In the much-heralded Six Party Talks on the North Korean nuclear issue, China provided useful leadership, and the Bush administration did an about-face, resurrecting Clinton's pragmatic policy of bribery. Yet, the verdict on these talks is not in -- and depends on verification of North Korea's holdings of nuclear material.
Washington largely views East Asia through a strategic and military lens. The US remains a central pillar in Northeast Asia security, and most Asian countries welcome its presence as a balancing factor. From a policy standpoint, continuing US preoccupation with China's growth and modernisation obscures China's rapid integration with East Asia, the rise of more independent powers with growing confidence and the notion of an East Asian ethos.
Despite the US central role in the region, particularly in Northeast Asia, any US policy must start with the recognition that its influence has declined -- a positive consequence of the rise of Asian economies. Asian nations are not only economic competitors, but also the home of American multinationals. So relations naturally are more balanced. Diffusion of power requires the US to focus on its competitive prowess while dealing with Asia in a give-and-take way on issues like energy and East Asia's economic integration.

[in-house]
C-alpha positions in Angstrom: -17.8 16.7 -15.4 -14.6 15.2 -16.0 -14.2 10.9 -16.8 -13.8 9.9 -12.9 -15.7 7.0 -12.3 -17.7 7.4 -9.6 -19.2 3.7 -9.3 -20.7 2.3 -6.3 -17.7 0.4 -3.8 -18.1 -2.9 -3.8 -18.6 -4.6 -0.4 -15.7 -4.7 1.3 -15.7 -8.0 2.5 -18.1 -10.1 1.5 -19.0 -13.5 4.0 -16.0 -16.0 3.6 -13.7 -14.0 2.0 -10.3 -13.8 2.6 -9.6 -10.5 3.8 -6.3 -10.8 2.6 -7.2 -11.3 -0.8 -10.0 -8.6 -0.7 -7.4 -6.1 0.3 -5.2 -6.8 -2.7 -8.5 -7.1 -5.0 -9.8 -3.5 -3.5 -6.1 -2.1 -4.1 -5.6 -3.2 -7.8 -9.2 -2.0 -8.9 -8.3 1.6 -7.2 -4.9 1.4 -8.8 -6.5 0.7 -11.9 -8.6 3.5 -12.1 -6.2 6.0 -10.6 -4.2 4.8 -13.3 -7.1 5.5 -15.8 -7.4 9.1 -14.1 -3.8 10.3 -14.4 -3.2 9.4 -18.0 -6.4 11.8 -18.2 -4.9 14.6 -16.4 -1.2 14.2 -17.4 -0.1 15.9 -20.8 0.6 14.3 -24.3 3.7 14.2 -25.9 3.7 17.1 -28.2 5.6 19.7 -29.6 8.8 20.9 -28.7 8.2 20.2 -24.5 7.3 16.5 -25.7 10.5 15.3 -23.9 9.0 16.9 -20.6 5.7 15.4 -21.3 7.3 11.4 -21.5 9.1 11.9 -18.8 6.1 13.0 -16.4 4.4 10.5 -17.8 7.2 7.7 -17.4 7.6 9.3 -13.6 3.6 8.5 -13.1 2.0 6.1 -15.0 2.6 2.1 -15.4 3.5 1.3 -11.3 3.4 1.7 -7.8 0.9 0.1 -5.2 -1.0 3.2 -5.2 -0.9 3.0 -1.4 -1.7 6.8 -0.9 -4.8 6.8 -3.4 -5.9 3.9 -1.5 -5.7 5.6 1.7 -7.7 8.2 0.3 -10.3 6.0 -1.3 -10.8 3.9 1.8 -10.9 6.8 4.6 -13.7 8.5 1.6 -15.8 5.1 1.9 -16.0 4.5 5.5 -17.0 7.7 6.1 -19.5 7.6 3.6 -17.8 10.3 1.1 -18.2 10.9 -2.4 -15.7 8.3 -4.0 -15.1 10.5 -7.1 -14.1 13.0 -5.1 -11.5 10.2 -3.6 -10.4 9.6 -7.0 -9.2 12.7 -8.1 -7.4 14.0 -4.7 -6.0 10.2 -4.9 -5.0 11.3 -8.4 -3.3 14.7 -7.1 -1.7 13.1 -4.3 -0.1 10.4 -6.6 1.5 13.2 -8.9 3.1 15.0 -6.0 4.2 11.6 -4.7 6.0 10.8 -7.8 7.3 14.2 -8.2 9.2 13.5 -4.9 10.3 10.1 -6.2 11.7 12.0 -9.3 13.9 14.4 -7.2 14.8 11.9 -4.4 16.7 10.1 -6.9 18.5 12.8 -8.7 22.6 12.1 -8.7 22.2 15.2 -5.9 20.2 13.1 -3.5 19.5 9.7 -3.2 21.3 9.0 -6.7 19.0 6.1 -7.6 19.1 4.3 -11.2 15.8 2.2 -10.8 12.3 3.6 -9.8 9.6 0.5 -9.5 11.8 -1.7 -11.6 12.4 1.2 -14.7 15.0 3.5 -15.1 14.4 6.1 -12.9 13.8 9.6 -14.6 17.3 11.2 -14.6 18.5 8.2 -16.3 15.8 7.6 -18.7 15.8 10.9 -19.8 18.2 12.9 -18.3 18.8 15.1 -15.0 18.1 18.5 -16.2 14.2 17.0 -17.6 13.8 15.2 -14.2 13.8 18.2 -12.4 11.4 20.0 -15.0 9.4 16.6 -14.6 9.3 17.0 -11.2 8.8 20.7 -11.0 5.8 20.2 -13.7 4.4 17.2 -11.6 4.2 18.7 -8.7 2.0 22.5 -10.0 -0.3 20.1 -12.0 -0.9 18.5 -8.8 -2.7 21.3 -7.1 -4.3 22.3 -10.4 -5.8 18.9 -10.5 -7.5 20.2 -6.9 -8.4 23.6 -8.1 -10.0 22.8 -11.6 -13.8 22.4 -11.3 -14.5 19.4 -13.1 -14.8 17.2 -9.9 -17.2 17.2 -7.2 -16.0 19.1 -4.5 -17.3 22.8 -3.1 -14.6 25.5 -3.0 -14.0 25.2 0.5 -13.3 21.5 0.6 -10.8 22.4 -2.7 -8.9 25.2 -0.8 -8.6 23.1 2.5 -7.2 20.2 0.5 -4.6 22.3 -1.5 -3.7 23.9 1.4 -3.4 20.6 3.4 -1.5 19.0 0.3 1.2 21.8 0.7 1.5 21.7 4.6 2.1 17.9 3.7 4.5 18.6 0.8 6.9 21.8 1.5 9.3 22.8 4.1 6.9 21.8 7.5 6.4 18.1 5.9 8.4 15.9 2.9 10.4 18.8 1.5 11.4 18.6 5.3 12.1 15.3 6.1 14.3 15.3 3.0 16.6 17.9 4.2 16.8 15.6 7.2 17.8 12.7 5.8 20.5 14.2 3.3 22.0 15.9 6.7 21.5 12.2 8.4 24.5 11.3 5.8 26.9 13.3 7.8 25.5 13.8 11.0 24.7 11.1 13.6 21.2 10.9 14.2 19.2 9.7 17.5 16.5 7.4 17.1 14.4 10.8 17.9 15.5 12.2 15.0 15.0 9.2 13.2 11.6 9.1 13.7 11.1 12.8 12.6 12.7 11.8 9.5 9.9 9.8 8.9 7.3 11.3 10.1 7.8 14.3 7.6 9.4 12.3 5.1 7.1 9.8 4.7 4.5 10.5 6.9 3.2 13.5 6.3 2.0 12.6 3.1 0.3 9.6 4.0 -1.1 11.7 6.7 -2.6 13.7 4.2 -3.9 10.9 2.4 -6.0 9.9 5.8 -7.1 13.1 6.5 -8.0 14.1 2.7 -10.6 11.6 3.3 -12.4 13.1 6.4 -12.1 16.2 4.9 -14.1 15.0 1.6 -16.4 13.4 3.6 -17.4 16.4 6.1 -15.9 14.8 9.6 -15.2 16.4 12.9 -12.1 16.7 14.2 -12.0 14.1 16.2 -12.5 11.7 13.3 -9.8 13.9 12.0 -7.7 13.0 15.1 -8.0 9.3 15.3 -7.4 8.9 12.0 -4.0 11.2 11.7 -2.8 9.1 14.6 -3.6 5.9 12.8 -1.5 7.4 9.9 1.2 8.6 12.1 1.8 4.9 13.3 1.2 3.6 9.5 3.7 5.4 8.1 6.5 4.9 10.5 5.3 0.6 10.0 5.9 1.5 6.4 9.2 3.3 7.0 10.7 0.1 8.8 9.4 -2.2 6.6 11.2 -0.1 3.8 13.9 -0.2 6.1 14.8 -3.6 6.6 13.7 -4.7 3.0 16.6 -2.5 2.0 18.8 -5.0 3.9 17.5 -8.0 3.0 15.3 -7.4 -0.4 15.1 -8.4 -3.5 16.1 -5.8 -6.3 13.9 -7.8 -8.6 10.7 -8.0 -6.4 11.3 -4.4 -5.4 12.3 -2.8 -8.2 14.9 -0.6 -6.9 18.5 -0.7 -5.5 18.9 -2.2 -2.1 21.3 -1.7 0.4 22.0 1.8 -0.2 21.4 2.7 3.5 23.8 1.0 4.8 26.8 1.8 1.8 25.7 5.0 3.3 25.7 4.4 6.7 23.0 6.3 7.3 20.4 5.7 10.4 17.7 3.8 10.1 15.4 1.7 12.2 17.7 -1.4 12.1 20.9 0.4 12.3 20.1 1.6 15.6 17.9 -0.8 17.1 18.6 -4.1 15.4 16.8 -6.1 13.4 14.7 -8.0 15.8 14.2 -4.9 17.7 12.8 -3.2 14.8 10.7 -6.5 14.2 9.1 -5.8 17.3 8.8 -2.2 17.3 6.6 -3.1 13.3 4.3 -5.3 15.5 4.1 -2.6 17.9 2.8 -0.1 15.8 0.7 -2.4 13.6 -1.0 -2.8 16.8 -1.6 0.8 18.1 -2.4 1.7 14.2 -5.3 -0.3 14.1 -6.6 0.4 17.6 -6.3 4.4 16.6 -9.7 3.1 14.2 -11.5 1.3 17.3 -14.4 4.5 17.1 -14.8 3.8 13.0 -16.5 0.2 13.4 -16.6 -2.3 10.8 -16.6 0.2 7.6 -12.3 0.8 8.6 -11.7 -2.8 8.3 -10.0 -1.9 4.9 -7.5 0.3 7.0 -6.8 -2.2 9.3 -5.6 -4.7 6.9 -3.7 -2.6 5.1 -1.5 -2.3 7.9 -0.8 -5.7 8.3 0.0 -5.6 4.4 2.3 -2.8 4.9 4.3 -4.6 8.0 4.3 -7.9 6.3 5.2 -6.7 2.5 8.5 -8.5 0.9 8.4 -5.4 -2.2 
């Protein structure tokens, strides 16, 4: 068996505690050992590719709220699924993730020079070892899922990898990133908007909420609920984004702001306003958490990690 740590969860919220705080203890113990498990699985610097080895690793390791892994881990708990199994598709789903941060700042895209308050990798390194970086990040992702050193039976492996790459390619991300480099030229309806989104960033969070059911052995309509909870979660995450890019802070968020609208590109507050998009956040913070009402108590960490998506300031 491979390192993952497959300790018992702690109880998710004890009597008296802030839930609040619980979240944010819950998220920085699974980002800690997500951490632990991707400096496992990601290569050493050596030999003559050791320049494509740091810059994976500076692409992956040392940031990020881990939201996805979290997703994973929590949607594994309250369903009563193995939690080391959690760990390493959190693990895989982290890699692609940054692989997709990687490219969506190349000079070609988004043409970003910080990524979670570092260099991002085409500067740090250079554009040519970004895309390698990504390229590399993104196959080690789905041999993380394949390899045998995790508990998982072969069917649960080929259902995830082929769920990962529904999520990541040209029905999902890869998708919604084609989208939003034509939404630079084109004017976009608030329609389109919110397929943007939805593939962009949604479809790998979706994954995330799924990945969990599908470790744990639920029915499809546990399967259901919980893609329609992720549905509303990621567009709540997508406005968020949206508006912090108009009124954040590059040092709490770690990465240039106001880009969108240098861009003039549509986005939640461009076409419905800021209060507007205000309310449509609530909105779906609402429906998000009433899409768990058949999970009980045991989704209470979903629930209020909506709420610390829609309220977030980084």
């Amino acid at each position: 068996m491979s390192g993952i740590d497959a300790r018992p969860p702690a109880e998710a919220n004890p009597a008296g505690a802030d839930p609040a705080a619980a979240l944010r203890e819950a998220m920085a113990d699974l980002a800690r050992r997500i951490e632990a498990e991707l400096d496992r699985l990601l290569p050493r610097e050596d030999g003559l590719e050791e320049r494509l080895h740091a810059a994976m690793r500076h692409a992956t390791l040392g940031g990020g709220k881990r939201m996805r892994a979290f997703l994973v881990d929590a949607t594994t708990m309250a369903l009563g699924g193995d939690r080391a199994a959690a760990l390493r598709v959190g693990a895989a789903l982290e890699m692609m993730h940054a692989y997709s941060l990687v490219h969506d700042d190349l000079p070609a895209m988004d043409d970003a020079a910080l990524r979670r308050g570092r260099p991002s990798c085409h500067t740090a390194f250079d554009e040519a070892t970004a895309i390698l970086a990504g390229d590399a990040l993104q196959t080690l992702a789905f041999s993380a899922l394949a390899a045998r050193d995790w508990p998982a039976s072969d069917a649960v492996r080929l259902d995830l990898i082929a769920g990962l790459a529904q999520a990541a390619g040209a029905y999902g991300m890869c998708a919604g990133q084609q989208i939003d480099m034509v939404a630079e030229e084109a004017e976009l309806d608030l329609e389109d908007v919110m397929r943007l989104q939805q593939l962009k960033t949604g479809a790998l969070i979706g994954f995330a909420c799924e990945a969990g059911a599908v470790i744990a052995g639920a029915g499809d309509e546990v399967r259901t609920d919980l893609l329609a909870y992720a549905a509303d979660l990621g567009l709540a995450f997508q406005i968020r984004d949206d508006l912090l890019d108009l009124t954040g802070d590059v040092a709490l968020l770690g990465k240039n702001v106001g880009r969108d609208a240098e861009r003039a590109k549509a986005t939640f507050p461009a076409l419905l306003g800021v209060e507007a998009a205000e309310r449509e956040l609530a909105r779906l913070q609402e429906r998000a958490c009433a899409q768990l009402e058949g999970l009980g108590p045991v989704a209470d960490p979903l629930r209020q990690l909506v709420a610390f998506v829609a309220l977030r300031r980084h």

North Korea and China, two ongoing security problems on which the US military structure in East Asia is based, are also changing, both on a trajectory toward some better resolution:
-In the final days of Chen Shui-Bian's premiership, we may witness the last big stirrings of Taiwanese assertionism. However, despite increasing military buildups, with Taiwan the major focus of the People's Liberation Army, the threat of a unilateral declaration of independence has diminished along with the threat of war. Cool heads on both sides of the strait increasingly recognise the necessity to manage the conflict through negotiations and normal economic workings, not confrontation. The potential destabilising element is domestic politics, in the US, China or Taiwan, as leadership changes. Despite domestic political rumblings, strategic clarity dominates US policy toward Taiwan -- keep it frozen until Beijing and Taipei sort the matter out themselves.
-Predictions about North Korea, with its opaqueness and uncertain leadership transition, require more caution. Recognising that its survival depends on change, North Korea is slowly becoming addicted to South Korean largesse, Chinese trade and investment, and more contact with the world. The immediate uncertainty is North Korea's denuclearisation; if that ends badly, the climate will again change, but not necessarily toward hostilities.